Total Coliform (Bacteria) Testing
Total coliforms are indicator organisms used to detect bacterial contamination in drinking water. Their presence indicates that a pathway for contamination exists and organisms that cause disease may be present, even though total coliforms themselves typically do not cause disease in healthy individuals. The most common symptoms caused by disease-causing organisms in drinking water are nausea, vomiting and diarrhea.
Total coliforms are found naturally in soil, surface water, plant material, and insects; however, one species of total coliform (E. coli) is found in the feces of warm blooded animals. Total coliforms are not naturally found in well water or groundwater. Wells should be tested yearly if there is a history of total-coliform-absent (bacteriologically safe) results, or more frequently if there is a change in the water quality because of color, taste or odor.
E. coli Testing
E. coli is an indicator organism of fecal contamination. The natural habitat for E. coli is the intestinal tract of warm-blooded animals. The presence of E.coli in a drinking water sample is an indication of fecal contamination of the water supply. E. coli is a subset of total coliform, so if there is no total coliform present in the water sample, there is no E. coli.
Cryptosporidium and Giardia Testing
These are parasites that must be swallowed to cause disease. The organisms are spread by the fecal-oral route. The illness caused by Cryptosporidium is characterized by watery diarrhea and abdominal cramps. The illness caused by Giardia is characterized by nausea and fatigue, followed by watery diarrhea that can last more than 10 days. These organisms are measured in source waters for drinking water systems that use surface water.
Iron bacteria are naturally present in surface water and soil. Iron bacteria do not cause illness but are considered nuisance bacteria. They can produce orange/brown slime that builds up inside well screens, pipes and plumbing fixtures. The presence of odors and/or brown-tinted water and/or brown-tinted staining on fixtures is an indication of iron bacteria. The treatment for iron bacteria is disinfecting the well.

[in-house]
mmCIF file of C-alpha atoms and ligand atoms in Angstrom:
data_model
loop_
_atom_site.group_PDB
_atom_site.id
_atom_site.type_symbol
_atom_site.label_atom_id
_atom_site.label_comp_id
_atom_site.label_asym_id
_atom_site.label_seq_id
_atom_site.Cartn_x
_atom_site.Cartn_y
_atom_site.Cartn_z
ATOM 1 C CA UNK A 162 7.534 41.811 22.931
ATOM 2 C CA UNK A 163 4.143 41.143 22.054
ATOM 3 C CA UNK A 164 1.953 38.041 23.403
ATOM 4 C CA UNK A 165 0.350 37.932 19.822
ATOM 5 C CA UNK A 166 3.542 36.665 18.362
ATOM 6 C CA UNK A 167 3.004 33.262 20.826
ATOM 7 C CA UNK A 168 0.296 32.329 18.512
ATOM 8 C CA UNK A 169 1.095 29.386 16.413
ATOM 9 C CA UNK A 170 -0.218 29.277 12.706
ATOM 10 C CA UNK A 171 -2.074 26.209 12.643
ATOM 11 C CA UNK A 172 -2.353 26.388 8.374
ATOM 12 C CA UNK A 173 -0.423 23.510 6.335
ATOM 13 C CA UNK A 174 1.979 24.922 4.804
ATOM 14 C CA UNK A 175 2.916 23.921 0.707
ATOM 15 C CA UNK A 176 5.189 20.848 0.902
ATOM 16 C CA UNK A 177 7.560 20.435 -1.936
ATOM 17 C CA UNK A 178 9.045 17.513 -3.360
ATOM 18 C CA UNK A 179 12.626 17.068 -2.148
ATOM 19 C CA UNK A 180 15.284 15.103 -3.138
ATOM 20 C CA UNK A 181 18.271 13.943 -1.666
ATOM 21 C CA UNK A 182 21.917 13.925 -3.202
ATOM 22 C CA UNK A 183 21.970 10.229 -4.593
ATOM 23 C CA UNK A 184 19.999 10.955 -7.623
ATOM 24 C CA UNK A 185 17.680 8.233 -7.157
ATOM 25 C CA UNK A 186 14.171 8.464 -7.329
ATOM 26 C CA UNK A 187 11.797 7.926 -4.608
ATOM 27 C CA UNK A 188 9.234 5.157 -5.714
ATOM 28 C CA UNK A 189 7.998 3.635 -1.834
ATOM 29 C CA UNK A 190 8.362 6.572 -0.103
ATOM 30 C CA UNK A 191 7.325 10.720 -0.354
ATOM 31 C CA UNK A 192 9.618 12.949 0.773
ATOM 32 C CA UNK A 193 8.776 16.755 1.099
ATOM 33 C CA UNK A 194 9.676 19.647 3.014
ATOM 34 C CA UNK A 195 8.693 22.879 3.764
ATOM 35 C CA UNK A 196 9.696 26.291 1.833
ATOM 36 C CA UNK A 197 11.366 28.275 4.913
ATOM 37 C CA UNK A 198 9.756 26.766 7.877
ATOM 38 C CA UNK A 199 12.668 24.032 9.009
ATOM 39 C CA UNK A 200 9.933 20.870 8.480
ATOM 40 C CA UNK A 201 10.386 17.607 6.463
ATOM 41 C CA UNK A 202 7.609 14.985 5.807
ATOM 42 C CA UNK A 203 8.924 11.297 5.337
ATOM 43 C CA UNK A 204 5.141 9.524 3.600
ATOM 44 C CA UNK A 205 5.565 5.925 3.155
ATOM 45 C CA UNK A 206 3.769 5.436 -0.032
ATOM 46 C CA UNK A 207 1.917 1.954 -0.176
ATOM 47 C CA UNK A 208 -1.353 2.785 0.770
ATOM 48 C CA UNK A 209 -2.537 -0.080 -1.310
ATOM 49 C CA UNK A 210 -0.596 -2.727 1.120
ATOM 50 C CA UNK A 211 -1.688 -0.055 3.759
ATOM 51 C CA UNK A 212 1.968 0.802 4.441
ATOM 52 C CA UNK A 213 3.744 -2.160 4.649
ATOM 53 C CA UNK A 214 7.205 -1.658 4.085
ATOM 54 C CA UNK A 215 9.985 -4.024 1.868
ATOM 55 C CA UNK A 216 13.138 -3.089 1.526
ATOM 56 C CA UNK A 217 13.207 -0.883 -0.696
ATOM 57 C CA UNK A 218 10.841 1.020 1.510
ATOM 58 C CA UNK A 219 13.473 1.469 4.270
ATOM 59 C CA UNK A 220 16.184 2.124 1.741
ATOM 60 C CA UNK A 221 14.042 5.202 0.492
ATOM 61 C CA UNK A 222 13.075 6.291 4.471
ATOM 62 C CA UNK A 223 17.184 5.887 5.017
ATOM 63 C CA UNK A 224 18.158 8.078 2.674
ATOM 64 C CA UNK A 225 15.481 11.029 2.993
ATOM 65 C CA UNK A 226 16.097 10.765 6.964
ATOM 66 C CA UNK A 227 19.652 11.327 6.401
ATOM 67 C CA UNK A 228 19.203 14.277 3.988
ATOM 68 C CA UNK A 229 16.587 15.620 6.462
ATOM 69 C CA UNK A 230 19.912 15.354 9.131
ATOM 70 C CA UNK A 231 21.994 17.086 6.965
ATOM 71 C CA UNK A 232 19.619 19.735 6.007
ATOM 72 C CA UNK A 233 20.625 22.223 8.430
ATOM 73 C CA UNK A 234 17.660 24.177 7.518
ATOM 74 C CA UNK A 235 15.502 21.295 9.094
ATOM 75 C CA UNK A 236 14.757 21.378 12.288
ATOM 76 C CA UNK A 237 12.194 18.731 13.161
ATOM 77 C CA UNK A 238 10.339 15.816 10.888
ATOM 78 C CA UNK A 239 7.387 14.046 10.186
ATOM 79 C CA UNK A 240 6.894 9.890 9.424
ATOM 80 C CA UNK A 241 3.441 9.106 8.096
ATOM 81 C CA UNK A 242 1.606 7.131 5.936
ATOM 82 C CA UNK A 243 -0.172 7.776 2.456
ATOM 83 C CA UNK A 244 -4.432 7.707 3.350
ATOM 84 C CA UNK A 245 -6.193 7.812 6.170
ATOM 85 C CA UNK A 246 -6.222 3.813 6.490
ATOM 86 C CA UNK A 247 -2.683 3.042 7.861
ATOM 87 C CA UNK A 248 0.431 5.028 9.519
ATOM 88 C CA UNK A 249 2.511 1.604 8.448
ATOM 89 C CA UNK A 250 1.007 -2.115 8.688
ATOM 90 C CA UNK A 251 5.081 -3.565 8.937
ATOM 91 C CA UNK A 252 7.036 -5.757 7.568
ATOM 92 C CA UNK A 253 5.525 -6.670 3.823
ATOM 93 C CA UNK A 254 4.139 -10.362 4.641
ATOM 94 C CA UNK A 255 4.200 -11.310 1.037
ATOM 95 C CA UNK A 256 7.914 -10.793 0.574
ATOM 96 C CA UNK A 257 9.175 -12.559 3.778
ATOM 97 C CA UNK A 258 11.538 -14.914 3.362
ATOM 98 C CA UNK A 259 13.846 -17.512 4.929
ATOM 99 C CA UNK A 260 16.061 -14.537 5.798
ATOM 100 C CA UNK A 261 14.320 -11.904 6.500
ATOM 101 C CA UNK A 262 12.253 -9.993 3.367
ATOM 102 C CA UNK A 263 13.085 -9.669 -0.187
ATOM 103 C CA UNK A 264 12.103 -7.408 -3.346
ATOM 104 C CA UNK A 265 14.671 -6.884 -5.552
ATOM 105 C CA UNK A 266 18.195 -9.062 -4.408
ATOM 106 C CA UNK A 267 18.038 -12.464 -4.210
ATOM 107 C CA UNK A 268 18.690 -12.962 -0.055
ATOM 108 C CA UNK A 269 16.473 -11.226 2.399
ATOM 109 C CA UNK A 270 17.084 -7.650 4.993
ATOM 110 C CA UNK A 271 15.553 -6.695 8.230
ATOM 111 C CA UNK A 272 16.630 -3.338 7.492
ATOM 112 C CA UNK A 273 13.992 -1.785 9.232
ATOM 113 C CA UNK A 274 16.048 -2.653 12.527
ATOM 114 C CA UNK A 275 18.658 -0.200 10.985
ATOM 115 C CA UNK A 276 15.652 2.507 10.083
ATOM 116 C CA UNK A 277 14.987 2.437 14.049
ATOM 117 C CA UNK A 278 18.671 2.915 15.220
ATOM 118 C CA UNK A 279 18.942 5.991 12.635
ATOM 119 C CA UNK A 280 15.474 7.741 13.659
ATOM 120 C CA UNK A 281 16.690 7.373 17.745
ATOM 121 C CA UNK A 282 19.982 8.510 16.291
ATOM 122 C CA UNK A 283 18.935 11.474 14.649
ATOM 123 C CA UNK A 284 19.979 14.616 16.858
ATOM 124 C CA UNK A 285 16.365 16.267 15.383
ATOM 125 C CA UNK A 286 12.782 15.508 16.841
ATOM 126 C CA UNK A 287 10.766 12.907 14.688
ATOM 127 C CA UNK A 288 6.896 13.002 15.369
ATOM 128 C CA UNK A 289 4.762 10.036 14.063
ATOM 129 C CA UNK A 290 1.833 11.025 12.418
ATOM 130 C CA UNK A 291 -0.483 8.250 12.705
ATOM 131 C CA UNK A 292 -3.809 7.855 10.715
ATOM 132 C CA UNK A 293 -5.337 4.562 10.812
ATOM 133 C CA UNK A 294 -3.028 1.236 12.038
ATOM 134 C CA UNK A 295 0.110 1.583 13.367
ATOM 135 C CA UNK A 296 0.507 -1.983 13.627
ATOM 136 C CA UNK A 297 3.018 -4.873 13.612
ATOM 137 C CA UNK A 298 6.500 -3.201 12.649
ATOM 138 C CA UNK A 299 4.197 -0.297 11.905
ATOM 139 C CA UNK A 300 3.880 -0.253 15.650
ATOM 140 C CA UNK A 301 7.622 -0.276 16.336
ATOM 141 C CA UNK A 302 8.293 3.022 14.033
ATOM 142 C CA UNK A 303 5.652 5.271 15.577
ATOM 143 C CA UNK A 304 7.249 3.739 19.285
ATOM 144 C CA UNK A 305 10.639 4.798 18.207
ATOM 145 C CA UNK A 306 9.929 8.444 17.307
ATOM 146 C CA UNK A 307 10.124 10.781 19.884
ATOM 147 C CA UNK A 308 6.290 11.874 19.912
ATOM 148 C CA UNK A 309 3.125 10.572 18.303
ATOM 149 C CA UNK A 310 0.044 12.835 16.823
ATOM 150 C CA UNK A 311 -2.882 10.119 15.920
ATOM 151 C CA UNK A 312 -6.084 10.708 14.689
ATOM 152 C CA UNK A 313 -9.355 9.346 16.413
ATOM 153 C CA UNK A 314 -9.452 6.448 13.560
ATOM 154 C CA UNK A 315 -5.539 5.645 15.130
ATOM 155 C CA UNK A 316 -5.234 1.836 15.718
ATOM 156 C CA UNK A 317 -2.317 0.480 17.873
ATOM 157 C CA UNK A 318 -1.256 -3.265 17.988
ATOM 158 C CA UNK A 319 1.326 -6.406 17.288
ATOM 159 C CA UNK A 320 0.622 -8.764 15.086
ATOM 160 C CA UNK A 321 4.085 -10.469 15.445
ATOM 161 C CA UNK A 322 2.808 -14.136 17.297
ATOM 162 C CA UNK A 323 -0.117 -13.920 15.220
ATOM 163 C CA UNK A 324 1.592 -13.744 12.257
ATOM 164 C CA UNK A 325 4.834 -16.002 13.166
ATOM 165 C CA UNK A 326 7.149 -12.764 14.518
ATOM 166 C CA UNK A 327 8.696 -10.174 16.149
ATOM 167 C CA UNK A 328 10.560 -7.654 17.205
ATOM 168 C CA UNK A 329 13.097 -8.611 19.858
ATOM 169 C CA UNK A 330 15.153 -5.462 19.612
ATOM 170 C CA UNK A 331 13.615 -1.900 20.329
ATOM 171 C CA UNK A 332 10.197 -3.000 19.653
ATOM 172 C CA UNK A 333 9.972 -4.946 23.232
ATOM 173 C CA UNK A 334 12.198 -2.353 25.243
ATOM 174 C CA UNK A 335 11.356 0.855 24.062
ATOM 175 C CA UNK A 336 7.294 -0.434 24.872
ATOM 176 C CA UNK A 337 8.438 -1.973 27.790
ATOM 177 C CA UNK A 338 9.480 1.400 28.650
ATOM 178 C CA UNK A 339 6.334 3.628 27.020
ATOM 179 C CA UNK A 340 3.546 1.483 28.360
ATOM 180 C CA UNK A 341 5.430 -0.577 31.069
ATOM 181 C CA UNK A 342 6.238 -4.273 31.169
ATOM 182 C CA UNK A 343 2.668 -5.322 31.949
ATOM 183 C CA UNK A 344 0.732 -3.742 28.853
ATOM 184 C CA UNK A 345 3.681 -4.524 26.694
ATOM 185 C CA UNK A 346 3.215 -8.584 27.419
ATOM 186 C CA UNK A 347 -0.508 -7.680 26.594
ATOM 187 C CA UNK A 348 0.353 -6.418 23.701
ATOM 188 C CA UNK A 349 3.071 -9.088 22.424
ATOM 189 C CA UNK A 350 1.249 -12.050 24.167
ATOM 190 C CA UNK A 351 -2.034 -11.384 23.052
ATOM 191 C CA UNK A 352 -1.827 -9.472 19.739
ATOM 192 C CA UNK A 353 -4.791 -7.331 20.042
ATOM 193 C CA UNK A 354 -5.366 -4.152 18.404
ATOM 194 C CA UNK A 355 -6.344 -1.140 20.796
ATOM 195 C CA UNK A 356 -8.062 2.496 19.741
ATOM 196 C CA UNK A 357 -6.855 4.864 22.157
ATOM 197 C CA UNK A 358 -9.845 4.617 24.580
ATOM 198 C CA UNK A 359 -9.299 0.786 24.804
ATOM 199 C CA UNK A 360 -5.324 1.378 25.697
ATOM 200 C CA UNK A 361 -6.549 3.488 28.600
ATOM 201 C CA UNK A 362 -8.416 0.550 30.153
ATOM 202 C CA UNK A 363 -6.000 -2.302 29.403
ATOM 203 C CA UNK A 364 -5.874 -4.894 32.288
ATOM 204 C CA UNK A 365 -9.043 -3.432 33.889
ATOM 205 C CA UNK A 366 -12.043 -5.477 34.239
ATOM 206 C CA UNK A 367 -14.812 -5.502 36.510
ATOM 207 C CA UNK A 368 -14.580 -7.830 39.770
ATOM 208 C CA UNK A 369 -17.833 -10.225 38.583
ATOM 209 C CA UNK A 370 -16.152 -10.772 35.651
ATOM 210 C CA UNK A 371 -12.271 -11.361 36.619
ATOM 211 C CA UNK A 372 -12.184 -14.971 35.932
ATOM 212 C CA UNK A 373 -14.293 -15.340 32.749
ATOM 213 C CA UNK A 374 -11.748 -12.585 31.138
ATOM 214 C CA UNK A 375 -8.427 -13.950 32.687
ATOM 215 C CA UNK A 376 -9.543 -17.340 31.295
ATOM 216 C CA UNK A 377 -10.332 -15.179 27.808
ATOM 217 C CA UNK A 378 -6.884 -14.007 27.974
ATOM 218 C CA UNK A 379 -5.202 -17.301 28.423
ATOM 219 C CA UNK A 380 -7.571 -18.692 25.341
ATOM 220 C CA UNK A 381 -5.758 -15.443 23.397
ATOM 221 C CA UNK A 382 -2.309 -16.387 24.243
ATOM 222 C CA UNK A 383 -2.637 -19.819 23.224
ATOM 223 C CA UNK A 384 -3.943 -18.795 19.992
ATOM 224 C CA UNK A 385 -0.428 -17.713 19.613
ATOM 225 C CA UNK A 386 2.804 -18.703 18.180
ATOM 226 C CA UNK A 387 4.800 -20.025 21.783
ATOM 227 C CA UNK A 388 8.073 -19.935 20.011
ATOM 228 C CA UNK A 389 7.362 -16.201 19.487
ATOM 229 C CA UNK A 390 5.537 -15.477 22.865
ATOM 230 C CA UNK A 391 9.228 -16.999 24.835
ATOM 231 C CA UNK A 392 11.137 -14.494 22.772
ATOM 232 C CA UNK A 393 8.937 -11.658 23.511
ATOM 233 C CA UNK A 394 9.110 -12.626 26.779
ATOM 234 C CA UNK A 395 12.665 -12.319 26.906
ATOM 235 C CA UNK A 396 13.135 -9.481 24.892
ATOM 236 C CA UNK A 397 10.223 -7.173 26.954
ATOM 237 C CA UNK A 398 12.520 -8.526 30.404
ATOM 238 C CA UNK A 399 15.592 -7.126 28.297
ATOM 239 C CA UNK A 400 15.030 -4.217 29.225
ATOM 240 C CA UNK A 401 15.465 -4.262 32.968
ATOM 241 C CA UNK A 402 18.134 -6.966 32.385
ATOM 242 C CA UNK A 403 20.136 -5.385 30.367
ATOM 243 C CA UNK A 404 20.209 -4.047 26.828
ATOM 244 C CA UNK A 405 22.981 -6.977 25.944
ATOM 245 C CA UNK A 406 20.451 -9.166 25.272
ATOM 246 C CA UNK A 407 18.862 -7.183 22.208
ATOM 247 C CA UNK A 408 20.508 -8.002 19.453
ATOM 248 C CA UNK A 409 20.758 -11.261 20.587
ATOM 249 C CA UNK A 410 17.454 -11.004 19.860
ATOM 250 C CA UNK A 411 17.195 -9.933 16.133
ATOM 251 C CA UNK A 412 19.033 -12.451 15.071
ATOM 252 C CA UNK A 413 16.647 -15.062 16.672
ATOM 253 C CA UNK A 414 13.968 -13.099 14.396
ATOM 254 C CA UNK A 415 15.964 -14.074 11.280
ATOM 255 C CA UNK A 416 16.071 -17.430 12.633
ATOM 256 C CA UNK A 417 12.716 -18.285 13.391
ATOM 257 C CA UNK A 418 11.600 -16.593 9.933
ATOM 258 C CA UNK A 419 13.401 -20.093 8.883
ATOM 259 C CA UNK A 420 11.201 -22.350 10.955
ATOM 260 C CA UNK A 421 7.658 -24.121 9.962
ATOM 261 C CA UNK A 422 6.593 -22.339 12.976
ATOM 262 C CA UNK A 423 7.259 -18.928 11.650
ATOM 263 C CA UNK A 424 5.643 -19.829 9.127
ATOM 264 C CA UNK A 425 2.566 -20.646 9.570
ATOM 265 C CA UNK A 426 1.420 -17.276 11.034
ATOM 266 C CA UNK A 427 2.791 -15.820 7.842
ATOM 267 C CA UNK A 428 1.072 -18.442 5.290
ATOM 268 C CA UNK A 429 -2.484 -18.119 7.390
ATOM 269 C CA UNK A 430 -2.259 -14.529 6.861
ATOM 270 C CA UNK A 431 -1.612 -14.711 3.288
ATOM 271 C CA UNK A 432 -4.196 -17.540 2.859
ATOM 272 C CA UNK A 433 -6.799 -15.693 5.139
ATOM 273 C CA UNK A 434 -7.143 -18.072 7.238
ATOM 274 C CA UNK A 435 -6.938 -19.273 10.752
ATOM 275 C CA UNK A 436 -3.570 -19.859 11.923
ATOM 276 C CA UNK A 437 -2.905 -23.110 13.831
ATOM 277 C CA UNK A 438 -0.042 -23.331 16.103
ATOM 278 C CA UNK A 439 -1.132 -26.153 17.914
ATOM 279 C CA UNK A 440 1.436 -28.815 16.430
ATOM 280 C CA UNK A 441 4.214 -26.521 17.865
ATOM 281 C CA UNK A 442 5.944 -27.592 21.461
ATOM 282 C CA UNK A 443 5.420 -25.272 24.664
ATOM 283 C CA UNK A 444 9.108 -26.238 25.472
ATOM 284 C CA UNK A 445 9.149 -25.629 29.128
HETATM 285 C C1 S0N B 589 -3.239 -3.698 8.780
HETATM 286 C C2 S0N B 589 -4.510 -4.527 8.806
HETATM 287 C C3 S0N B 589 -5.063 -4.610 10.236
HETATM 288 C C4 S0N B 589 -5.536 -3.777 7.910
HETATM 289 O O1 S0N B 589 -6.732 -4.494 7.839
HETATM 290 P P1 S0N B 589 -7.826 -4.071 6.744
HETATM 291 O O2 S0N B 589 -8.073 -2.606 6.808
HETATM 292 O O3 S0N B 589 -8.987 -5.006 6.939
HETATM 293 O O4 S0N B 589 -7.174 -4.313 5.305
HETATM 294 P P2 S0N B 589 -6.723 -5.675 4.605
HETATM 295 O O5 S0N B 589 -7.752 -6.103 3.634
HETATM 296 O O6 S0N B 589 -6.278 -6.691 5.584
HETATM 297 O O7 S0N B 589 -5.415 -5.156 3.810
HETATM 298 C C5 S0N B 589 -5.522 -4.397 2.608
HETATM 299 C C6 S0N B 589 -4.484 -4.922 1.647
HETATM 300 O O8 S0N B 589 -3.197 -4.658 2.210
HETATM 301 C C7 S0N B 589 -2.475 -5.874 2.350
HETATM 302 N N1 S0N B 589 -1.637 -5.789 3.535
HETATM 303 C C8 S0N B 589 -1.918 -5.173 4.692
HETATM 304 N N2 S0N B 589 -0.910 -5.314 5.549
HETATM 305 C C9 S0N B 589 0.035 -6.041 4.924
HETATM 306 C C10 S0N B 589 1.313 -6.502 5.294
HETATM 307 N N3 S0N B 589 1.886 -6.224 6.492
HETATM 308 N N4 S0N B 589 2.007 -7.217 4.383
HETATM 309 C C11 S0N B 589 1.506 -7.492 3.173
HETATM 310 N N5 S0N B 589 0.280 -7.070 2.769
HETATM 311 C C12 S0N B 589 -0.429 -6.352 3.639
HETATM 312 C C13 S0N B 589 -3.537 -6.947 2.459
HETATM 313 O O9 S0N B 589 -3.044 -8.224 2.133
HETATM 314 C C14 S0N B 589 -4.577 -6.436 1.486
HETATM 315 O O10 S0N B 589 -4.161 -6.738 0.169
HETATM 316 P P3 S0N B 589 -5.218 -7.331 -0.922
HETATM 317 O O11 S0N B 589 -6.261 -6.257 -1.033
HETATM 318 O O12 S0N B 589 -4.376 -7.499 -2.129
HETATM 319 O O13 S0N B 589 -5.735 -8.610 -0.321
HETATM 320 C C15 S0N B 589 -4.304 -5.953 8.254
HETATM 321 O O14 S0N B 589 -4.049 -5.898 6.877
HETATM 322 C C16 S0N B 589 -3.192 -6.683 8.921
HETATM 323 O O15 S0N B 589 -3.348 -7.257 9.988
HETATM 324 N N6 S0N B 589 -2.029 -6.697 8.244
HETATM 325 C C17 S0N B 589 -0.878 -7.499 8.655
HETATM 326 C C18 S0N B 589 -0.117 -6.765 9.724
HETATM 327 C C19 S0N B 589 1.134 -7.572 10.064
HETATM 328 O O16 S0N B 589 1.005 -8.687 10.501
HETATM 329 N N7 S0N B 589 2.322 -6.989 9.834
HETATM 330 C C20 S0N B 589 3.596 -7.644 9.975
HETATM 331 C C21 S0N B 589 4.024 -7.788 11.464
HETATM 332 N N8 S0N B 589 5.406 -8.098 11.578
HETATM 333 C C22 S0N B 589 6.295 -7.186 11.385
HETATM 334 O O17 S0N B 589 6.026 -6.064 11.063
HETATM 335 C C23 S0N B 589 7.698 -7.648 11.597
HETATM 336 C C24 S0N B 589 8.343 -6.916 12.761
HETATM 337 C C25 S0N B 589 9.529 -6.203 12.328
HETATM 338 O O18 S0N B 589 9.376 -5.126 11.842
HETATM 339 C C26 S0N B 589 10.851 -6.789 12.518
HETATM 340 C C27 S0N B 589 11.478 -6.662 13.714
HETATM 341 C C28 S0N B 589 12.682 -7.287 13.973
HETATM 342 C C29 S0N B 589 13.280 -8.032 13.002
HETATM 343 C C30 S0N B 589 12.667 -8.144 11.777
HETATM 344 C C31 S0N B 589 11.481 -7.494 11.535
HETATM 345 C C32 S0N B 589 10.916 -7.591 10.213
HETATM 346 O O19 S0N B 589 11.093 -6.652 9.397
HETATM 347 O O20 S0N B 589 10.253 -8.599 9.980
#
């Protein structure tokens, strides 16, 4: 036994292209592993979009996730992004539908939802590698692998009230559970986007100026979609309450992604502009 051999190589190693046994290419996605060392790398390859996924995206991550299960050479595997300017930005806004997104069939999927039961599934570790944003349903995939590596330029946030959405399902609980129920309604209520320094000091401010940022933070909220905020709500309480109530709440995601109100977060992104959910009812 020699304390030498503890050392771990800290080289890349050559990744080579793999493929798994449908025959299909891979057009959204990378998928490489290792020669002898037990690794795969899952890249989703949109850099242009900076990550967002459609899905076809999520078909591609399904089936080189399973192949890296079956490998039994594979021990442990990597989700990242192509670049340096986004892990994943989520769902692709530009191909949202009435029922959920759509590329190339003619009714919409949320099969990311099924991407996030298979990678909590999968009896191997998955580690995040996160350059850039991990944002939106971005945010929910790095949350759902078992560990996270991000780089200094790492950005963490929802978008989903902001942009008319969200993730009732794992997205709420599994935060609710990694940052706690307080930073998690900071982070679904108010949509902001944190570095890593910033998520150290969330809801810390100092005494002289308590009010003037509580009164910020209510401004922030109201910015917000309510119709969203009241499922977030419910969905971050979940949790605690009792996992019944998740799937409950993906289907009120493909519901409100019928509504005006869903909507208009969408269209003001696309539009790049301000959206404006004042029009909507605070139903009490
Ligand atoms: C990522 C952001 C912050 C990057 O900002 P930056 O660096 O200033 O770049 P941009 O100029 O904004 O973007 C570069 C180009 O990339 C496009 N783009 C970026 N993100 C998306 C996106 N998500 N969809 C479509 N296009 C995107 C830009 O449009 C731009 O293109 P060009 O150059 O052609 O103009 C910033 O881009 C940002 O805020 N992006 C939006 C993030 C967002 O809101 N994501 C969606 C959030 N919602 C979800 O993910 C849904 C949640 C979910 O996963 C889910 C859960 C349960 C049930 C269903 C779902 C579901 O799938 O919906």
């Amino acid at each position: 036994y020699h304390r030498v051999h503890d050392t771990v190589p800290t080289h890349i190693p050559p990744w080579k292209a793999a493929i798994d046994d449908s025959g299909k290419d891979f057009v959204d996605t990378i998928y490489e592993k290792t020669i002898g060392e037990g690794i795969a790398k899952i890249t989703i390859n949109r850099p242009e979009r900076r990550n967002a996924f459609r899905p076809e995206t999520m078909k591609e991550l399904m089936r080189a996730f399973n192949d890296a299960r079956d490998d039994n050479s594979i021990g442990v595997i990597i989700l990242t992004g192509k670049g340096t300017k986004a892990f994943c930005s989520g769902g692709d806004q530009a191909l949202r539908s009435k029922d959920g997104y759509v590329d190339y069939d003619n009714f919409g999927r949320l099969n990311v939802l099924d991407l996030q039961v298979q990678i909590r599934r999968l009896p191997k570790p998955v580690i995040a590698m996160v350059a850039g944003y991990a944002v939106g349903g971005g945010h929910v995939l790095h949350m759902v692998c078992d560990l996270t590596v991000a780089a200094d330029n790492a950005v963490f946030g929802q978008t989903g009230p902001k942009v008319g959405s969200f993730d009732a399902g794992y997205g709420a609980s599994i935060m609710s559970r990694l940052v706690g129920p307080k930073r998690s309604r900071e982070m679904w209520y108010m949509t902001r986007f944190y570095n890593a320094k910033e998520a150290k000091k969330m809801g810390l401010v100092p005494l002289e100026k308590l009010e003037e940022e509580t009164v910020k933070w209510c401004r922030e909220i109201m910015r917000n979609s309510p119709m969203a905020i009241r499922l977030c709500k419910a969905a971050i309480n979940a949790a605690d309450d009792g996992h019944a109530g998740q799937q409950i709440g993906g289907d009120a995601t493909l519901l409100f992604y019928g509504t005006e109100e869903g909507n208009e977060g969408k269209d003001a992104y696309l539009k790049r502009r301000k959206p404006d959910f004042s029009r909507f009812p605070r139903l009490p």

Sulfate Reducing Bacteria
Like iron bacteria, sulfate reducing bacteria do not cause illness, but are nuisance bacteria. They are found in soil and surface water. Sulfate reducing bacteria can lead to corrosion in well casings, pipes, cement and other materials and can produce an unpleasant odor (rotten egg) in water. The treatment for sulfate reducing bacteria is disinfecting the well.
Heterotrophic Plate Count
This test estimates the number of live bacteria that are able to grow on a specific media at a specific temperature and incubation period. This test measures changes during water treatment and in a distribution system. This test is also one of several used to measure the disinfection efficiency of whirlpools, pools and spas.
Recreational Water Testing
Swimming Beach Testing
Swimming beaches should be tested for water quality before the swimming season begins—to get a baseline of contamination resulting from natural wildlife or run-off—and each week thereafter until the season ends. Beaches may be regulated by local ordinances or local health standards. The standards developed for the Great Lakes in Wisconsin and may be used for inland beaches are:
- If the E. coli count is greater than 1000 MPN/100 mL, the beach is closed.
- If the E. coli count is greater than 235 MPN/100 mL but less than 1000 MPN/100 mL, an advisory is issued.